Scaling Clearbit to 2M API Requests Per Day

APIs for determining who's behind an email address

By Harlow Ward, ‎Developer and Co-founder at Clearbit.

Clearbit builds Business Intelligence APIs - Our suite of APIs are focused on Lead Enrichment and Automated Research.

Clearbit lookup example

Our goal is to help modern businesses make better data-driven decisions. Our platform aggregates data from hundreds of public sources and packages it up into beautifully hand-crafted JSON payloads.

Customers use our APIs to:

  • Give their sales team more information on customers, leads, and prospects.
  • Integrate and surface person/company data to the end-users of their systems.
  • Underwrite transactions and reduce fraud.

Outside of our paid products we also love releasing free products. These bite sized APIs are hyper focused on helping designers and developers enhance the user-experience of their tools and systems.

A few of these freebies include:

Engineering at Clearbit

Our engineering team consists of three developers: Alex MacCaw (also our fearless CEO), Rob Holland, and myself.

We are a small dev team, and that means we all wear a lot of hats. Day-to-day, it’s not uncommon to jump between Frontend HTML/JS/CSS, API design, Service administration, DB administration, Infrastructure management, and of course a little customer support.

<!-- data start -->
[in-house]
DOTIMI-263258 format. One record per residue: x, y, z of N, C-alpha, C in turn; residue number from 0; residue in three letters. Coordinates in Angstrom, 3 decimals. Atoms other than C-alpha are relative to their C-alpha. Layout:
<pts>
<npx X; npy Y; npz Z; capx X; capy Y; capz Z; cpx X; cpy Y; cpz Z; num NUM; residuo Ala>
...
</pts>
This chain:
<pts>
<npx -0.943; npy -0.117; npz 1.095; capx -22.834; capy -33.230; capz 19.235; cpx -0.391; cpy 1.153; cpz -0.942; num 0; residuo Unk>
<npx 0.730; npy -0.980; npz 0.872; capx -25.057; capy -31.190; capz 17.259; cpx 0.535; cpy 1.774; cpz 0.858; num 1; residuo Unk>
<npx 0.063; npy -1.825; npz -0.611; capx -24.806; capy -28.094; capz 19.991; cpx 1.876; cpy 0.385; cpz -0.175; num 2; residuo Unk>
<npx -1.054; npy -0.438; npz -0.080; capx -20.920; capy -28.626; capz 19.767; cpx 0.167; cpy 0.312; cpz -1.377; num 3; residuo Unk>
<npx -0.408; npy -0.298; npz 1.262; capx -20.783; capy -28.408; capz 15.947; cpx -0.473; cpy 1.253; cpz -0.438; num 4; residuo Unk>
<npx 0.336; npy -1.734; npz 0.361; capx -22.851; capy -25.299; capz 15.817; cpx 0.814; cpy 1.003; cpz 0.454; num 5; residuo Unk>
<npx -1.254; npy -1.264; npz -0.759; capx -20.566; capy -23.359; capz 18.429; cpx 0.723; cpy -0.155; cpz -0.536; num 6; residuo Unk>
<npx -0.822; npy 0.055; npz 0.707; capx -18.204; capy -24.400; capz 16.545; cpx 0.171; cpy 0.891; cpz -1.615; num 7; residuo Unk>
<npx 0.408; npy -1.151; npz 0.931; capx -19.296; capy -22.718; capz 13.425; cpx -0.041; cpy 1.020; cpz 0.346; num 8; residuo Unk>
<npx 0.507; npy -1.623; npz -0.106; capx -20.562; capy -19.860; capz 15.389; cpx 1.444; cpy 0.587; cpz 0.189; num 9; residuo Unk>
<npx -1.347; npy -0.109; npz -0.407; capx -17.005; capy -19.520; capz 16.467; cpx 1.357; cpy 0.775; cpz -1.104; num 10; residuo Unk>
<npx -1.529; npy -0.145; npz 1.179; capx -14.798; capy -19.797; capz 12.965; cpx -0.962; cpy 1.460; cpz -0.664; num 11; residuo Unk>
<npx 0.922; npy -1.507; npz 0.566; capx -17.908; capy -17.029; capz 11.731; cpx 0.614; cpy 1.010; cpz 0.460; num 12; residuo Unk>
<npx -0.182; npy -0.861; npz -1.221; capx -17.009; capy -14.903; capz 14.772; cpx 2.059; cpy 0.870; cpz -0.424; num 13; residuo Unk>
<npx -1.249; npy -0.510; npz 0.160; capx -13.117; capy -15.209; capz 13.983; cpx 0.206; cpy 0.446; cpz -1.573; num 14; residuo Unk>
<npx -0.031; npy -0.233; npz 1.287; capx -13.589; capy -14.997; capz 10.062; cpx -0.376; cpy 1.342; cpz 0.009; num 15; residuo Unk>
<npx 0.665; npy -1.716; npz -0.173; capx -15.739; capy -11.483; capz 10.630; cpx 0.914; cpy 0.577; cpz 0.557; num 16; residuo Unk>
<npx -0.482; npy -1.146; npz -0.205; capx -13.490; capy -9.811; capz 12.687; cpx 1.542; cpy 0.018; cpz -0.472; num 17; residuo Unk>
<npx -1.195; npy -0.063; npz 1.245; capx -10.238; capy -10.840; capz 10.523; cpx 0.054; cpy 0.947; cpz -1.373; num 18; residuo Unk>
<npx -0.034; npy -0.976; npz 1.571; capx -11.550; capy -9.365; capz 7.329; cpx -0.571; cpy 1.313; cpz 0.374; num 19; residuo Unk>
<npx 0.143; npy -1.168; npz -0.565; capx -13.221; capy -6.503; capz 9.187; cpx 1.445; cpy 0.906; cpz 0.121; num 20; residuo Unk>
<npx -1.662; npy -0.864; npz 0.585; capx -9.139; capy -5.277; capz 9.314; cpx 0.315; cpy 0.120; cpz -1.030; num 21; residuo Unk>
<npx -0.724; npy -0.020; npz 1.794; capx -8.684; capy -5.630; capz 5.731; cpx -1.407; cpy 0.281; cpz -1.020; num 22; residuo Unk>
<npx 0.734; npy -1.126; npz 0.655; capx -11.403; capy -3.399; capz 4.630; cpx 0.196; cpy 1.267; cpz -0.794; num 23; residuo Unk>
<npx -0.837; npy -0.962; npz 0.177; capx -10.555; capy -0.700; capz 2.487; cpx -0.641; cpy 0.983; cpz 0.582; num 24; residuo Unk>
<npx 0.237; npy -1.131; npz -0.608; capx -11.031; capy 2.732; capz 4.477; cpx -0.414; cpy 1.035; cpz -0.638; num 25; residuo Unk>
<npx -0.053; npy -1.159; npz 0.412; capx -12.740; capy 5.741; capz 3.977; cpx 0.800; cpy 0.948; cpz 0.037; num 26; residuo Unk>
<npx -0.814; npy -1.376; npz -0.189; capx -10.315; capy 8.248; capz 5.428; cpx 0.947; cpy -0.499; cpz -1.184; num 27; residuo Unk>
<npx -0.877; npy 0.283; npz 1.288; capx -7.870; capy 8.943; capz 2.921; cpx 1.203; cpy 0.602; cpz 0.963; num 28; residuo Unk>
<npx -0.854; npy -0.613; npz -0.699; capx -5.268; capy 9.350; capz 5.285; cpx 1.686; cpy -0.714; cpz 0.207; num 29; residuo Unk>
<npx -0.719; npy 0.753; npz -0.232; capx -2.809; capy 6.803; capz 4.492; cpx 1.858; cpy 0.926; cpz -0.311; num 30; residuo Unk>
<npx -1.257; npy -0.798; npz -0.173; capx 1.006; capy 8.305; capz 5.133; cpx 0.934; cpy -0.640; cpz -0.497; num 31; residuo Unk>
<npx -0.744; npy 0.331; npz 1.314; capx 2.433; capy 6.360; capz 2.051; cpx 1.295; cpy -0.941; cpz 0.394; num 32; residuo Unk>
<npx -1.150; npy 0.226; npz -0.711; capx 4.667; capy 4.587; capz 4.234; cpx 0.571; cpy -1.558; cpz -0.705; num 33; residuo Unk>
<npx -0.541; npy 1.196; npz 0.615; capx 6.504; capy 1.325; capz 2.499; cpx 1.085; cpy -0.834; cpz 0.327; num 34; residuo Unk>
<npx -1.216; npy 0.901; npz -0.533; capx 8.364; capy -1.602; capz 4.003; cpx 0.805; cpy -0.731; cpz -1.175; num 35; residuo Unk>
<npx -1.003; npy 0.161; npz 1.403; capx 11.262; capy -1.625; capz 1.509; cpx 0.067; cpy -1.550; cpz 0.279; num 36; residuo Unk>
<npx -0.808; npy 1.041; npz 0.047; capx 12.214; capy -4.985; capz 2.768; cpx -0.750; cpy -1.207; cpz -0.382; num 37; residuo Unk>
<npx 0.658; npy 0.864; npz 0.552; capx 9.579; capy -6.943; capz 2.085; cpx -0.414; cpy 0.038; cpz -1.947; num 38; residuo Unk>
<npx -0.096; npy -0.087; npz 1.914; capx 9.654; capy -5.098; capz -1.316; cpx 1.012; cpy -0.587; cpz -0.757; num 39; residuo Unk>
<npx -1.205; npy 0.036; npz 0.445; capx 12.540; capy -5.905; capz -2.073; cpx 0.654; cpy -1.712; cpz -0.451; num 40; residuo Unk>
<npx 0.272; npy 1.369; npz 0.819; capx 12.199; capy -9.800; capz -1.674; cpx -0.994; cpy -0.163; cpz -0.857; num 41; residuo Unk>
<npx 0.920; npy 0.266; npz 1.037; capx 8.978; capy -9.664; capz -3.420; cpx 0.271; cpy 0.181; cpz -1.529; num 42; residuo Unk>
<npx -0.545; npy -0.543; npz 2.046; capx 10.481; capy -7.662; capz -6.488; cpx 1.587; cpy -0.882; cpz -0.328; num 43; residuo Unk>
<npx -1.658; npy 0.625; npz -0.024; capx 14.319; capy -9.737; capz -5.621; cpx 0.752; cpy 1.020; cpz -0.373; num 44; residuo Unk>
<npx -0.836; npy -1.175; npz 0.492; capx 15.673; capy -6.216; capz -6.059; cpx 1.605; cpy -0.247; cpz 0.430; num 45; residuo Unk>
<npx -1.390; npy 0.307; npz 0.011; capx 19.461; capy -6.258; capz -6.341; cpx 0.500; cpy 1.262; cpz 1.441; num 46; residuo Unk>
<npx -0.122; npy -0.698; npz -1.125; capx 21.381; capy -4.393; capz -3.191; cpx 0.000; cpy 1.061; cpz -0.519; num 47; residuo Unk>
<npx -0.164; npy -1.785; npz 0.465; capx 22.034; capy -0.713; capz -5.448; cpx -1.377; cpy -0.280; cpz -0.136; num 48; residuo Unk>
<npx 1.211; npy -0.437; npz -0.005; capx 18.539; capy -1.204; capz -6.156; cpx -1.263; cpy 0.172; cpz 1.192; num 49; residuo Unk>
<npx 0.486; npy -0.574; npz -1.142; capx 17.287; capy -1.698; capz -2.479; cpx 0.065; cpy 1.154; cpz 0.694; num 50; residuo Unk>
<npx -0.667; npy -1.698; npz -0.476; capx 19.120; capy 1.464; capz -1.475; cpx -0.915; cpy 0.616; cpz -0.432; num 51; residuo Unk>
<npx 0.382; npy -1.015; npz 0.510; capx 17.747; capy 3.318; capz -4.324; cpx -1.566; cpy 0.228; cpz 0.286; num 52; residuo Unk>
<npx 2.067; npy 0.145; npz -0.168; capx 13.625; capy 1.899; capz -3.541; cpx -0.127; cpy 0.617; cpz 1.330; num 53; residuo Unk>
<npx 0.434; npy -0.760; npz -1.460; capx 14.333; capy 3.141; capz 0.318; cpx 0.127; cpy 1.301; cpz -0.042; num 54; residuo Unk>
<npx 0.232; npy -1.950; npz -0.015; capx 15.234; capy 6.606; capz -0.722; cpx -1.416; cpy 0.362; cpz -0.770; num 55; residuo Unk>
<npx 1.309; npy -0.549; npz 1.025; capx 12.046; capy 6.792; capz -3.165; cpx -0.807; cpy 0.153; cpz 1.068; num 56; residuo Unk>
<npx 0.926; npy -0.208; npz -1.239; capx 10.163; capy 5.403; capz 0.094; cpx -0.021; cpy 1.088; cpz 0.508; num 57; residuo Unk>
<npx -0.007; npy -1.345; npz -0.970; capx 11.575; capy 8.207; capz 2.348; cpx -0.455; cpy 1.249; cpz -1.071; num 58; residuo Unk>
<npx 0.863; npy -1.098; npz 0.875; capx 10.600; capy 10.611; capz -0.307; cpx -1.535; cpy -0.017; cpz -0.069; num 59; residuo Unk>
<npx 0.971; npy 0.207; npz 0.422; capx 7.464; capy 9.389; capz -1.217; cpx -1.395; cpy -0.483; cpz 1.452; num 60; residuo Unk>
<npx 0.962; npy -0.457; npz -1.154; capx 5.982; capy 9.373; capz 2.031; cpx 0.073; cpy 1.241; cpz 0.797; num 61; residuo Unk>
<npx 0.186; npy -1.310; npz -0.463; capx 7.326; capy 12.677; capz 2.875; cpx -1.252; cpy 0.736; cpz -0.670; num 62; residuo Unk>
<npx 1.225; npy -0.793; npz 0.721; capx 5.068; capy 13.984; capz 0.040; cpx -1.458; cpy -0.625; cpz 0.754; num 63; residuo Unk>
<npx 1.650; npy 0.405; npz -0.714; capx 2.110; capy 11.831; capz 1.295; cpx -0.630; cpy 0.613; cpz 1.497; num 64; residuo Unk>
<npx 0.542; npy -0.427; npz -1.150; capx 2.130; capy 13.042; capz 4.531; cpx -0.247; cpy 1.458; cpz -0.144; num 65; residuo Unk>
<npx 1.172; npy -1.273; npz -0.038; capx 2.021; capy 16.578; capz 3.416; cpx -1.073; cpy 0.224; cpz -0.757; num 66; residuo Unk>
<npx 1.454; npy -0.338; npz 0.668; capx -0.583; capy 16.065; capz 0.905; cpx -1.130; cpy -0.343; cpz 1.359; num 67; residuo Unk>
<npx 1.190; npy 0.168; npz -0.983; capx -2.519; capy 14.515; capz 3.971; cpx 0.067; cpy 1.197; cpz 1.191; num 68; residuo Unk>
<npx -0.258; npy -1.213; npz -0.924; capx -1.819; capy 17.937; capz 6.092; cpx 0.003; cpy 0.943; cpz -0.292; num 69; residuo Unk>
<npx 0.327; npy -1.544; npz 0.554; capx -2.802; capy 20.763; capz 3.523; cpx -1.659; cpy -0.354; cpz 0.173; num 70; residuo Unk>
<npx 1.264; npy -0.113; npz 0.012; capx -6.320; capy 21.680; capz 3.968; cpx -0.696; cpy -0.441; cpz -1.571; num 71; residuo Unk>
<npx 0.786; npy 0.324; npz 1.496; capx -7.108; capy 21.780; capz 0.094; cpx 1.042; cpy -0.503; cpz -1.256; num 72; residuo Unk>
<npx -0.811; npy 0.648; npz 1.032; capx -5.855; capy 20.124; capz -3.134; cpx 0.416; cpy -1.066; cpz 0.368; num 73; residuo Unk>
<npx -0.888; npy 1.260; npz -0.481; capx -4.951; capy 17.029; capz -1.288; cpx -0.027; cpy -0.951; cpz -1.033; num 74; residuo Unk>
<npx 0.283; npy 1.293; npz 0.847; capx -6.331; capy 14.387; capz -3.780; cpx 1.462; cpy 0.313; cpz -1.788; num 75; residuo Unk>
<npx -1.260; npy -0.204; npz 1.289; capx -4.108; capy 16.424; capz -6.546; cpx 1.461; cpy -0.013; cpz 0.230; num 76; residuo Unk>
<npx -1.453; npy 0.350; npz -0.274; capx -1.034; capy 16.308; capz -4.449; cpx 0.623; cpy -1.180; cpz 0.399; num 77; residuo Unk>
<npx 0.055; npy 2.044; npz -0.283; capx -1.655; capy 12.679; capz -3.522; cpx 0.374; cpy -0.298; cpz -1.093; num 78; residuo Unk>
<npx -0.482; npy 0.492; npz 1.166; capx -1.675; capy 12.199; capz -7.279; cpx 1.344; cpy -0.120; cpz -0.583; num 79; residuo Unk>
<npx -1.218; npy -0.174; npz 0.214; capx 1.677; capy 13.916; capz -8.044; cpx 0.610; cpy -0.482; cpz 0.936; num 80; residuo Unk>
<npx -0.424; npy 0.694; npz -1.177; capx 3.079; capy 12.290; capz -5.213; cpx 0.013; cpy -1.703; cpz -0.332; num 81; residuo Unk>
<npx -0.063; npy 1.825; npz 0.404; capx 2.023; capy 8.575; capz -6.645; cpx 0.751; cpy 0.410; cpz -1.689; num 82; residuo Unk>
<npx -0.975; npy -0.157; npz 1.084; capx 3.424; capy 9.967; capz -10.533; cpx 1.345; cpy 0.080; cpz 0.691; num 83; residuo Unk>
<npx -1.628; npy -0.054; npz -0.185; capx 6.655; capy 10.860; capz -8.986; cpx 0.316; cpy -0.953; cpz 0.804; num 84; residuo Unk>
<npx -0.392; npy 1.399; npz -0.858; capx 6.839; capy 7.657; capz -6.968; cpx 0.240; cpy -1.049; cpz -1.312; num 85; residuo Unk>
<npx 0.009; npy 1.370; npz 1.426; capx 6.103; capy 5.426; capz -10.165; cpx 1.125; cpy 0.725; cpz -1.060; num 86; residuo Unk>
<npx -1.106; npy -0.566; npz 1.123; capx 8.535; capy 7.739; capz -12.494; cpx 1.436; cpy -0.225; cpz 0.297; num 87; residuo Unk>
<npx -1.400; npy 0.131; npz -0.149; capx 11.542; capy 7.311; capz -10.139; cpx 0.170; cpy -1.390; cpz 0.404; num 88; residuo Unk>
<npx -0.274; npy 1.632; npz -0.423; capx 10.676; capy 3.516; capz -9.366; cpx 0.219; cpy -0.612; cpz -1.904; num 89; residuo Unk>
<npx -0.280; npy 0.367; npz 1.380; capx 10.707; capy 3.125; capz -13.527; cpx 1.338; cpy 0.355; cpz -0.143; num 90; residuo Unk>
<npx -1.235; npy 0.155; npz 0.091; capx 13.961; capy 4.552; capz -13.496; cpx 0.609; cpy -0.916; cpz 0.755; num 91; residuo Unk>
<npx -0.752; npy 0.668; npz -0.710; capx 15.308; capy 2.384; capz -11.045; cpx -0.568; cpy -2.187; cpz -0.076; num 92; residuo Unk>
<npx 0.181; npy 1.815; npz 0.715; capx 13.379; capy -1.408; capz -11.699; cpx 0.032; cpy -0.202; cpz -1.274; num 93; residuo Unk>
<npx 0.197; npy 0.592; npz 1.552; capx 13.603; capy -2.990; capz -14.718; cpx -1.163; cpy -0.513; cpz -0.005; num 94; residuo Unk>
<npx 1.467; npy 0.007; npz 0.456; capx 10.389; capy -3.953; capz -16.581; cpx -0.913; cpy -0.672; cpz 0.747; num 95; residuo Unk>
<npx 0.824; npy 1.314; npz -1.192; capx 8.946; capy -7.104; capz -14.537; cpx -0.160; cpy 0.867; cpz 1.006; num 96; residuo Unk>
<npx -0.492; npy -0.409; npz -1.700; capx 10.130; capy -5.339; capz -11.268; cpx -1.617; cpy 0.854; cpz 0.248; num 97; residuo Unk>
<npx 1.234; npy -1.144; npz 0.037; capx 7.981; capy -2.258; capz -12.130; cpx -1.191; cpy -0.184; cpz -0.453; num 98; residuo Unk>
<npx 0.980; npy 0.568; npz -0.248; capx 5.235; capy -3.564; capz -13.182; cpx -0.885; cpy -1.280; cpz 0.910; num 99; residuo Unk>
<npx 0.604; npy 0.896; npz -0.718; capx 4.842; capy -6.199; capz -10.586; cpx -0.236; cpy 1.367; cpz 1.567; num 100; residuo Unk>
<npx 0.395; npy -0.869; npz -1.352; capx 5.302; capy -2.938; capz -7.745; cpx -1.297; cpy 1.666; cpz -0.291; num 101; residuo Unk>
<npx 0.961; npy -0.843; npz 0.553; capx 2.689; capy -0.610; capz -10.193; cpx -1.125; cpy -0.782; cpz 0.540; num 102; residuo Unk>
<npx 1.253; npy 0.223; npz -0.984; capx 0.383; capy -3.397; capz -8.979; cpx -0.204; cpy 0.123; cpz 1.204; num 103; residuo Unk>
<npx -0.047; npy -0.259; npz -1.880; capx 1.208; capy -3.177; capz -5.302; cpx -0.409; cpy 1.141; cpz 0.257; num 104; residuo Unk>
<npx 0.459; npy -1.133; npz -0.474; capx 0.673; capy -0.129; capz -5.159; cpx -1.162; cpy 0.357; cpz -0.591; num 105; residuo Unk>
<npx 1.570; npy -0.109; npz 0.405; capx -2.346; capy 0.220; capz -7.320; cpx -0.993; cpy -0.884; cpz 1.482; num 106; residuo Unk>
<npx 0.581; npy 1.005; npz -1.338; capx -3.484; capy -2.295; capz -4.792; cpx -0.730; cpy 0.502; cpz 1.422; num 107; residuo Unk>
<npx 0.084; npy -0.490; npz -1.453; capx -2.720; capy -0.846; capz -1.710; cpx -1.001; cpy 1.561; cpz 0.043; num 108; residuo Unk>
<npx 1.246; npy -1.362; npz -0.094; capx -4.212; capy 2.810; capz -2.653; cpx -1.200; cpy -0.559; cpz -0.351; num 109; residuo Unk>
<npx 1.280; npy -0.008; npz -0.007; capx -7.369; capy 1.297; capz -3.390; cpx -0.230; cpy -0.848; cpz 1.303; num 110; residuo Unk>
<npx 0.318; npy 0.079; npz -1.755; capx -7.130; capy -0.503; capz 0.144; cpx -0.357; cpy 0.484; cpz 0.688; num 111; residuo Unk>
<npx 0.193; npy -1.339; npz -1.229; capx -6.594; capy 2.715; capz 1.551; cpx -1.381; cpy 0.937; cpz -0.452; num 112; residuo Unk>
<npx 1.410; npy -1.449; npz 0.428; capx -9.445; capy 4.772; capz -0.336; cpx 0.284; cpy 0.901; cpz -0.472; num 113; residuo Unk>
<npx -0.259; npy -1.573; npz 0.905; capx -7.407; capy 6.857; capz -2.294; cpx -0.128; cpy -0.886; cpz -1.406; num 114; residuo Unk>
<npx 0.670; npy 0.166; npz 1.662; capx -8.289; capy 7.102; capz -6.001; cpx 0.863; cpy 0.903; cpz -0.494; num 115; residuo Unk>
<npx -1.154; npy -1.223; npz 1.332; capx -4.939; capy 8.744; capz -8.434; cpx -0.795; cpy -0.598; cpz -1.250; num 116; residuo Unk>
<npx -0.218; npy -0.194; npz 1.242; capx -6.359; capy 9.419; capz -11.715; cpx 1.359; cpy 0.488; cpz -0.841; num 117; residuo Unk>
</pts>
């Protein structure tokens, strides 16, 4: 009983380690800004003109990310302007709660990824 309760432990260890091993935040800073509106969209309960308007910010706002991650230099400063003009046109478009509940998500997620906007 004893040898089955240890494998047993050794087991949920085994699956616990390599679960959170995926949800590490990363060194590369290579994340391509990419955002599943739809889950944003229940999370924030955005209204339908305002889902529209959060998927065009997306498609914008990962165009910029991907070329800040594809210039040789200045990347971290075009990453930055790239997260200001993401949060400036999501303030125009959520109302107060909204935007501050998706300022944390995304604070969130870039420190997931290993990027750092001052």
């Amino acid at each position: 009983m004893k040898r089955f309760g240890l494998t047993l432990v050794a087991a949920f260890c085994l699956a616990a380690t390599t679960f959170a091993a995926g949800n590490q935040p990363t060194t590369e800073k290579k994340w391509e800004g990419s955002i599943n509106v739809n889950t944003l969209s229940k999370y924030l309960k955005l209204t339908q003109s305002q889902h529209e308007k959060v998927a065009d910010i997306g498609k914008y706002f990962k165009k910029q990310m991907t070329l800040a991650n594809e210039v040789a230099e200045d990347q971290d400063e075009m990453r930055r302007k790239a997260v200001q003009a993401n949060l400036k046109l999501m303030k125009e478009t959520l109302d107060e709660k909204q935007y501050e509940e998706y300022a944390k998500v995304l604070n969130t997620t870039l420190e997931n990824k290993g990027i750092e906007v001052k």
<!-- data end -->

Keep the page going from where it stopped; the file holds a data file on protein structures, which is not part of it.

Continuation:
Services Everywhere

We made the decision early on to build a microservice-first architecture. This means our system is composed of lots of tiny Single Responsibility Services (SRS anyone?).

In general these services are written in Ruby, leverage Sinatra to expose JSON endpoints, and use RSpec to verify accuracy. Each service maintains its own datastore; depending on the service's needs we’ll typically choose from Amazon RDS, Amazon DynamoDB, or hosted Elasticsearch with Found.

There are some great arguments to be made about a MonolithFirst architecture. However, in our case, we felt our data boundaries were reasonably clear from the beginning, and this allowed us to make a few low-risk bets around building and running a microservice-first architecture. So far so good!

Our web services fall into two categories:

  1. External (publicly accessible, authenticated via API keys).